How far into Tasting Rome can you get before you find yourself on Google Flights, checking the AlItalia prices? One of the cover blurbs bets ten pages, but it took me about two – but then, dreaming of Rome is my default status.
This book does a good job of embracing the Roman fantasy – the colorful, workaday photography is full of people going to the markets on their lunch breaks, businessmen eating gelato on mopeds, everyone, everyone, everyone eating pizza outside. They go to cutting edge contemporary art museums housed in former slaughterhouses (there’s a refugee camp next door) and their Borghese picnics are styled better than your wedding. These are the Romans who live in your head, there to remind you of what your life would have been like had your ancestors had a little less imagination…do they actually exist? I have no idea. But this book can help you channel these fantasies into some kind of reality, even if it means working from home so you can make decent pasta for lunch one day a week. It will get you halfway there, if not on a plane.
Like its namesake, Tasting Rome can also be freewheeling, disorganized, almost maddening. I always appreciate a book that isn’t themed around courses (boring) but the nonlinear themes they chose for this make sense only if you’ve been around Rome long enough to see them coming – in which case you might not need the book. (I’m trying to ignore an egregious typo that made me worry that the book hadn’t been fact-checked at all. Trying.)*
But put that aside, because the structure forces you to go through every page, and it’s a joy. I especially liked the short essays that focus on parts of Roman food culture that even a seasoned visitor might never have learned about – the small Libyan Jewish population, and it’s outsize influence on cucina ebraica? Nope, but I made their hraimi with couscous and it was fantastic.
This is not to say that this is a comprehensive or exhausting look at a very complicated cuisine. It feels like a walking tour, perfectly timed, entertaining, lots of interesting tidbits…and if you really want to know more, you can always go back later or look it up yourself. This makes sense – Parla has been giving English-language walking tours for years. She knows what will land, but also when to challenge her audience. I probably won’t be making much from her quinto quarto, or offal, chapter, but I do love a good baking project and happily spent an afternoon making maritozzi, sweet yeasted breakfast buns.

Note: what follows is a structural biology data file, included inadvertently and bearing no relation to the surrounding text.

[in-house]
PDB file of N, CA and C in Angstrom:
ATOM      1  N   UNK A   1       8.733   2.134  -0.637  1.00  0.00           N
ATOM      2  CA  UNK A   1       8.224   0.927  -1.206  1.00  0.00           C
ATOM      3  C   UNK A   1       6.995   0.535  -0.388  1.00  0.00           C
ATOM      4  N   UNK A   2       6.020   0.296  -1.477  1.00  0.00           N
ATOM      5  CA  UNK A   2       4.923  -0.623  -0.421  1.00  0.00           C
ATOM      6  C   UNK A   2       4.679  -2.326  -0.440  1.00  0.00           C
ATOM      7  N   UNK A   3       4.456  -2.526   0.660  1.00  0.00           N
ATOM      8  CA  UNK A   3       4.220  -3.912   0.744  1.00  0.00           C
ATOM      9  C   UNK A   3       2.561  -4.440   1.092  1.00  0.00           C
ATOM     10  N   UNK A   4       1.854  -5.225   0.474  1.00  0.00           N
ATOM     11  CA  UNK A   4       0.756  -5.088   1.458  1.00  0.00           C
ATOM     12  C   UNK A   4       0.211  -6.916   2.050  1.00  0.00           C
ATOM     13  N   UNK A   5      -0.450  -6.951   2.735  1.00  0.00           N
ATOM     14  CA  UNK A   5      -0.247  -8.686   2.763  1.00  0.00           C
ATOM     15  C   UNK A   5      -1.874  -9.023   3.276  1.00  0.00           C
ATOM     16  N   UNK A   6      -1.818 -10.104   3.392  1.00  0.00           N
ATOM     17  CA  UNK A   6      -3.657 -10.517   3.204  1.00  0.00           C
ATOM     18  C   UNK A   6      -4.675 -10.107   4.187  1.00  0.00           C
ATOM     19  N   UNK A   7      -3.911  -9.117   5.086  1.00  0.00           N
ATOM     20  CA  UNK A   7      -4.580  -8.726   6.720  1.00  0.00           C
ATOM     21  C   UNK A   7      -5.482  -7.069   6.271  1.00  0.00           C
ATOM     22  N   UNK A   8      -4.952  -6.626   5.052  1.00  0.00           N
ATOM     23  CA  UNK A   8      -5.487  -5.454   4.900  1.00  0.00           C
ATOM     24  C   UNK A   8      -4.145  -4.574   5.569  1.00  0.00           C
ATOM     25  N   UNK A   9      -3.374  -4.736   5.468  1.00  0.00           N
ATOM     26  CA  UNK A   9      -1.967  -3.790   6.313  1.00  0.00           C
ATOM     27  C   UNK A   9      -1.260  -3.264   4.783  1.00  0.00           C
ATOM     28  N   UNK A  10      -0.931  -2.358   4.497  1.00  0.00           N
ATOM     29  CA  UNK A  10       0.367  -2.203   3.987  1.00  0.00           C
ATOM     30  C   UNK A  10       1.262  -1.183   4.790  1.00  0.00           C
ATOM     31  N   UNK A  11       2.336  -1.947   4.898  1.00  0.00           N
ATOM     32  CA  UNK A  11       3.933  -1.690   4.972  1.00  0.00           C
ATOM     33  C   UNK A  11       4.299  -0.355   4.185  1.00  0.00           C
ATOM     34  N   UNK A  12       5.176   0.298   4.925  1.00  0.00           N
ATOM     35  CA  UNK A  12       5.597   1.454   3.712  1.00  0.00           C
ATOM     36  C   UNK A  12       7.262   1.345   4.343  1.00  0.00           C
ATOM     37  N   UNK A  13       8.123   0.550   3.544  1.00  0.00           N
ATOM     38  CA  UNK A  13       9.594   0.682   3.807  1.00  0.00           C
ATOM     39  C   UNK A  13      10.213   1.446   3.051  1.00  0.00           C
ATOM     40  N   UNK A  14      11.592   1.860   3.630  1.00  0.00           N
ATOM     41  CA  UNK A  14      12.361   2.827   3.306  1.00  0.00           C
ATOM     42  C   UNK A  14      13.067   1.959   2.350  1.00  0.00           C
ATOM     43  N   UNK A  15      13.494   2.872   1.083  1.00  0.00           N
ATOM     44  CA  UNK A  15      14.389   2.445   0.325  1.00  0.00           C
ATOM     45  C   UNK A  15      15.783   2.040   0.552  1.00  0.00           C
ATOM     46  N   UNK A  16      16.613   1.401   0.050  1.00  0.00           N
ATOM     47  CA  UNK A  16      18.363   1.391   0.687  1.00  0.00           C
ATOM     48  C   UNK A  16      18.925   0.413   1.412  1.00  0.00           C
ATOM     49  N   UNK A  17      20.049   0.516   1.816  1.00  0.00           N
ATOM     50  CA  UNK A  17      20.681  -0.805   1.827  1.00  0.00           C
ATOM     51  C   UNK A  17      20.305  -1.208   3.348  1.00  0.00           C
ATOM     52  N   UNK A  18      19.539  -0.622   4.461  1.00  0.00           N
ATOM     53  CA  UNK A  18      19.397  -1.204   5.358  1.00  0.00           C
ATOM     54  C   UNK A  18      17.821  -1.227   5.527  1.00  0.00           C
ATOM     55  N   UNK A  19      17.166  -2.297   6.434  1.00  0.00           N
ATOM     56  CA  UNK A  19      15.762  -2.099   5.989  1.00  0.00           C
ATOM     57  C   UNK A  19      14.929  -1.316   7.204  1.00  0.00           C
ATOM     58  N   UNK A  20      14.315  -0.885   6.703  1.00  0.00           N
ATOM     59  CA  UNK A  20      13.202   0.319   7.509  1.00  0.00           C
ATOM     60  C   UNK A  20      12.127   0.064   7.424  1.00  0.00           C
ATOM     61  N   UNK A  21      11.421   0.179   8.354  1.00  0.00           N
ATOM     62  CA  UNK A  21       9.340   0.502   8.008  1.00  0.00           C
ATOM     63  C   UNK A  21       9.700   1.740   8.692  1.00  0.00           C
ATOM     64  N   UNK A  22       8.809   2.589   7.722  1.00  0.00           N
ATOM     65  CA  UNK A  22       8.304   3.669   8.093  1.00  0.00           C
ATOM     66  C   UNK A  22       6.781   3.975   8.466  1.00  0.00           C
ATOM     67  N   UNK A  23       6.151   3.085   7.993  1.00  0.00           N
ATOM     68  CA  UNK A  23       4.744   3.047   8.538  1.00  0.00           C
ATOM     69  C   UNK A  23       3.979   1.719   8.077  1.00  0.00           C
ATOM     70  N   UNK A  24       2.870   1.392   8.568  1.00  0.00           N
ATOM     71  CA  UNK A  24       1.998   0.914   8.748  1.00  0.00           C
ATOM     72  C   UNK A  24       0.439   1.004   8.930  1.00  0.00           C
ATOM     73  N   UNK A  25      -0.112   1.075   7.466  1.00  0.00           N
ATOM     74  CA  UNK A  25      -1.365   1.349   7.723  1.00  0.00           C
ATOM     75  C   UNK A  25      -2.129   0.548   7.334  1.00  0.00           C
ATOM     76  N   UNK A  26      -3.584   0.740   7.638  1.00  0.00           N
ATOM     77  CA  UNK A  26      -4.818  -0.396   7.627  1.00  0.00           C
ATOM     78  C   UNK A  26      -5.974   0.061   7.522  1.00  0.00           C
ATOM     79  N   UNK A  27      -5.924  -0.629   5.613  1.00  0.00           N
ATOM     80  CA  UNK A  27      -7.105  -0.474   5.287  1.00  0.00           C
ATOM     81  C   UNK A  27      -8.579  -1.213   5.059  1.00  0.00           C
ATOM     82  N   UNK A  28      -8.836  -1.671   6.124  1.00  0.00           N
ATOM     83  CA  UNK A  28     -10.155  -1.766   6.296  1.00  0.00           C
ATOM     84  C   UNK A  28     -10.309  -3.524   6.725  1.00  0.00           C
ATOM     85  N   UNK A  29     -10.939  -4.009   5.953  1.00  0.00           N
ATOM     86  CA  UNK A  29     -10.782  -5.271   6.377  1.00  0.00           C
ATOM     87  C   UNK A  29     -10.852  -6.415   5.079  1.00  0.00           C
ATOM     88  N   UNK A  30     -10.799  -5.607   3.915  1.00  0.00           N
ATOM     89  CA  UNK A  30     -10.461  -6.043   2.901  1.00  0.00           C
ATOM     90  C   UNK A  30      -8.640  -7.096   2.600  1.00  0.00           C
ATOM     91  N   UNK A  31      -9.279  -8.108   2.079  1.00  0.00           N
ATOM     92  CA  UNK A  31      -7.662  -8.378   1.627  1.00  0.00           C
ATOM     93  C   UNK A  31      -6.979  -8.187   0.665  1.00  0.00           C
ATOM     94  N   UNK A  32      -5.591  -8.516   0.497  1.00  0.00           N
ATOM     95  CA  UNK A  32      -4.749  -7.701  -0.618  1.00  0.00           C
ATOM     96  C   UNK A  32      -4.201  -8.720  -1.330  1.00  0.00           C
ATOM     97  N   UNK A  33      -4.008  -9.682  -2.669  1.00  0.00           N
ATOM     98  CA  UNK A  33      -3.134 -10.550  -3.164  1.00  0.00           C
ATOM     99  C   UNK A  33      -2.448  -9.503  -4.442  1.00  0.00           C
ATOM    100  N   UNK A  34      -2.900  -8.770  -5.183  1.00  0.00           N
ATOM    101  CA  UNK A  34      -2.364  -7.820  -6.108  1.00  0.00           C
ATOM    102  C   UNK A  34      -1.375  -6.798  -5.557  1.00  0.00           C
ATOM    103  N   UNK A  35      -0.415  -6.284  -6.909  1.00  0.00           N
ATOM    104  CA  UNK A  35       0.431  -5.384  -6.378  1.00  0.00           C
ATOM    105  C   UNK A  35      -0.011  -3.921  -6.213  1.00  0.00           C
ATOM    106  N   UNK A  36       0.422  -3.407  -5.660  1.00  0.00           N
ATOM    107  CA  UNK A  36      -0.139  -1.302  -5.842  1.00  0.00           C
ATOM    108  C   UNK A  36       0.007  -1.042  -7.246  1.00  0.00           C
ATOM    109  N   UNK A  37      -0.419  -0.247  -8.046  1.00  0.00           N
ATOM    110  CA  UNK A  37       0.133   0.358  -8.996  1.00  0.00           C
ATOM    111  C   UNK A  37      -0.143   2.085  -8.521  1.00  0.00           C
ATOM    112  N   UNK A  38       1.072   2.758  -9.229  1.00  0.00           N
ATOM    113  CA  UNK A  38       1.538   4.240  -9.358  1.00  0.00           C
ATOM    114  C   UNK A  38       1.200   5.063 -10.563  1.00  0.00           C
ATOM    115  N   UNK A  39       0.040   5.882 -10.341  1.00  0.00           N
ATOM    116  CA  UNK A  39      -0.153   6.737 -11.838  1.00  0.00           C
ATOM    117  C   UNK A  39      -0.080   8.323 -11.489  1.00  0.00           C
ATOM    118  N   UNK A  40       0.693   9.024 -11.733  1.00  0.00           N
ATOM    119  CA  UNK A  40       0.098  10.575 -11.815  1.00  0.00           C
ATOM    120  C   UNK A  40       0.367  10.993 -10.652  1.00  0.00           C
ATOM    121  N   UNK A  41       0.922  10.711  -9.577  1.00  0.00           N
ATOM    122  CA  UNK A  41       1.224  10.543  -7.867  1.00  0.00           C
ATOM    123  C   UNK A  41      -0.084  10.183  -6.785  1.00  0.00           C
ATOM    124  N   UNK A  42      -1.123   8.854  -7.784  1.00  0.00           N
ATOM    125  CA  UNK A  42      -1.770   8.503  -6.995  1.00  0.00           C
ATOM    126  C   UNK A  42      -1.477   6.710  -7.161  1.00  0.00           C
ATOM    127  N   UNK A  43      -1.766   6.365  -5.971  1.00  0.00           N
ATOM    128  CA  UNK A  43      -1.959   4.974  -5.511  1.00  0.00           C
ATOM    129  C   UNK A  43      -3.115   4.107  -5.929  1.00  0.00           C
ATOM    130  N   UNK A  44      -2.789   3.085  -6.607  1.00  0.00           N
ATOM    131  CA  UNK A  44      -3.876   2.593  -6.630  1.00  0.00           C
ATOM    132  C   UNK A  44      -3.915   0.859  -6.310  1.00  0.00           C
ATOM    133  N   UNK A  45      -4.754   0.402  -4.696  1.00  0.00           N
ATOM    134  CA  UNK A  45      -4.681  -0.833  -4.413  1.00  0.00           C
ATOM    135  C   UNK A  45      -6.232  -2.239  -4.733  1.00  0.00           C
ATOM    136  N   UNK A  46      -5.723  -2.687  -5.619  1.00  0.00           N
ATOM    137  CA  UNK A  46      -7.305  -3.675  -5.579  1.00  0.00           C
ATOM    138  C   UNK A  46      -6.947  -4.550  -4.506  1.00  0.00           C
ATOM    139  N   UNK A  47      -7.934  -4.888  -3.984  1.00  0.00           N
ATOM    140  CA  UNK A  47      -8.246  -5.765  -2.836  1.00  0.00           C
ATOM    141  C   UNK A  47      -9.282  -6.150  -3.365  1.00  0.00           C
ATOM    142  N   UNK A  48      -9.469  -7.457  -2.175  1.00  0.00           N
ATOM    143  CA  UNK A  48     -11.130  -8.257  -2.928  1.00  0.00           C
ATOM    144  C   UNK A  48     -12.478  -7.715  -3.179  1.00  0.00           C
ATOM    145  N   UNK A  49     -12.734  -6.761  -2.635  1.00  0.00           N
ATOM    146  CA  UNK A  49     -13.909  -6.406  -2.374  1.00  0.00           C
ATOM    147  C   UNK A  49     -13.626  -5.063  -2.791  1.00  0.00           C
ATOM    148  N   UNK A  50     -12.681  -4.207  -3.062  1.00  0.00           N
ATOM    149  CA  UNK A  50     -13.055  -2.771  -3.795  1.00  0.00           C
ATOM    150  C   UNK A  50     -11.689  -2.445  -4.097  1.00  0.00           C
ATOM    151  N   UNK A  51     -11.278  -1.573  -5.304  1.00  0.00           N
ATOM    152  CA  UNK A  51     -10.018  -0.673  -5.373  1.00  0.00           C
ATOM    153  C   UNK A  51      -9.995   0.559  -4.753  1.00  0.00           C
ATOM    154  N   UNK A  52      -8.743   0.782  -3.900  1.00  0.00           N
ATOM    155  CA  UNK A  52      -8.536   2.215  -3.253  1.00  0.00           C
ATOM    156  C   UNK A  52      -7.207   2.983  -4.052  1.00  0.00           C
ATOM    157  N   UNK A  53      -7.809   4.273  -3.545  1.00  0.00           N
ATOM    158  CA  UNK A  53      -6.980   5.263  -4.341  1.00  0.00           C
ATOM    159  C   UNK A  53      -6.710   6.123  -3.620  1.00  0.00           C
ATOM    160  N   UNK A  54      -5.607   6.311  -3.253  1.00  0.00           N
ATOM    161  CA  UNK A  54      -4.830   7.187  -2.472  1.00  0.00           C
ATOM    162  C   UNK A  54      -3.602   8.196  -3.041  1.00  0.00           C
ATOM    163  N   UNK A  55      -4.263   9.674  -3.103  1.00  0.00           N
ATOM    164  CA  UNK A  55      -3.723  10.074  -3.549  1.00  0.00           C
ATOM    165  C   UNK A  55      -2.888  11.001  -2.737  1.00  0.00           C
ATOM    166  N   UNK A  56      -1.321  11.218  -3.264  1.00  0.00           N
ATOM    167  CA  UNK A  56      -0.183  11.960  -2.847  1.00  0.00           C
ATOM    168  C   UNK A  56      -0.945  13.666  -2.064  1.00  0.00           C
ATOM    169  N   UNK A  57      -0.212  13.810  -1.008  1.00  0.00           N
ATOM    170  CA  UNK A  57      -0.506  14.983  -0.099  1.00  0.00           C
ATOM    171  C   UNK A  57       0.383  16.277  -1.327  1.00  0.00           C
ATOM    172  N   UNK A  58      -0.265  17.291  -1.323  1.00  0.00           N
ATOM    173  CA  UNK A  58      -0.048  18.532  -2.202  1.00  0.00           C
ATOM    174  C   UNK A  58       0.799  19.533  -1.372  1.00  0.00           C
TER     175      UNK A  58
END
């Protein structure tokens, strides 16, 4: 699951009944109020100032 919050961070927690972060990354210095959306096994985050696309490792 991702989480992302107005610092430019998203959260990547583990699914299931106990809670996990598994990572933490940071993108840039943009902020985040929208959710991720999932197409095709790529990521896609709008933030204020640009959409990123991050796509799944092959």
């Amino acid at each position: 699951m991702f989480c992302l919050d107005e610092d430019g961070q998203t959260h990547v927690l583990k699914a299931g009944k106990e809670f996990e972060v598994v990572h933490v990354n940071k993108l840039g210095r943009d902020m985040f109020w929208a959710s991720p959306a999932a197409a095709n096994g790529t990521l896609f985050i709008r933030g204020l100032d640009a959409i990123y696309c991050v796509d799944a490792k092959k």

It was drizzly, then humid, then hot when I made them. My boyfriend grumbled at the added heat from the oven, and I watched a spectacularly shitty Project Runway marathon while they rose. I would have done anything for a late ticket to the August vacation exodus, or at least to Montauk. But they smelled good, and they were simple enough to make (even without a mixer). I felt pretty Italian, doing the Sunday baking in my little apartment, and it was enough. I closed the Google Flights window, for this week at least.
*I hear it's been fixed in the second edition.
make this one thing:
For the Sponge:
- 1/2 cup warm milk (between 105 and 115F)
- 1 1/4 tablespoons active dry yeast
- 1 cup bread flour
- 1 tablespoon sugar
For the Dough:
- 7 tablespoons unsalted butter, at room temperature
- 1/2 cup sugar
- 1/8 teaspoon salt
- 4 large eggs, at room temperature
- 2 1/2 cups bread flour, plus more for dusting
For the Egg Wash:
- 1 tablespoon whole milk
- 1 large egg
- Make the sponge: in a medium bowl, whisk the yeast into the milk, then add the flour and sugar and stir to combine. Cover the mixture with plastic wrap and set aside until it becomes puffy, about 20 minutes.
- Make the dough: in the bowl of a stand mixer fitted with the paddle attachment, combine the butter, sugar, salt and eggs on low speed.
- Replace the paddle with the dough hook. Pour in the sponge, mix for a few turns, then add half the flour, Mix on low until the dough is smooth, about 5 minutes. Add the remaining flour and mix again on low until the dough is smooth, about 2 minutes, scraping down the sides of the bowl as necessary.
- Allow the dough to rest in the bowl for 10 minutes, then run the mixer on low for 10 minutes to stretch the gluten. Meanwhile, line two rimmed baking sheets with parchment paper.
- Turn the dough onto a lightly floured surface and divide it into 12 equal-size pieces (each approximately 2 1/2 ounces). Using one hand, roll each piece into a tight ball, pressing it against the counter to ensure a smooth, tight surface. Next, using both hands, roll each ball into an elongated loaf shape, fatter in the middle and tapered on the ends, about 4 inches long, similar to a small football.
- Place maritozzi on the prepared baking sheets, spacing them 1 1/2 inches apart. Cover with plastic wrap, then a kitchen towel, and allow to rise in a warm place (between 70 and 80F) until doubled in size, about 2 hours.
- Preheat the oven to 350F.
- Make the egg wash: whisk the egg with milk in a small bowl. Immediately before baking, brush the tops of the maritozzi with the egg wash.
- Bake until deep brown, 12 to 15 minutes. Remove from the oven and allow to cool for 5 minutes on the baking sheet before transferring to a wire rack.
- Tasting Rome suggests the traditional Roman topping of homemade whipped cream, for these. In my mixer-less state I went for butter and jam.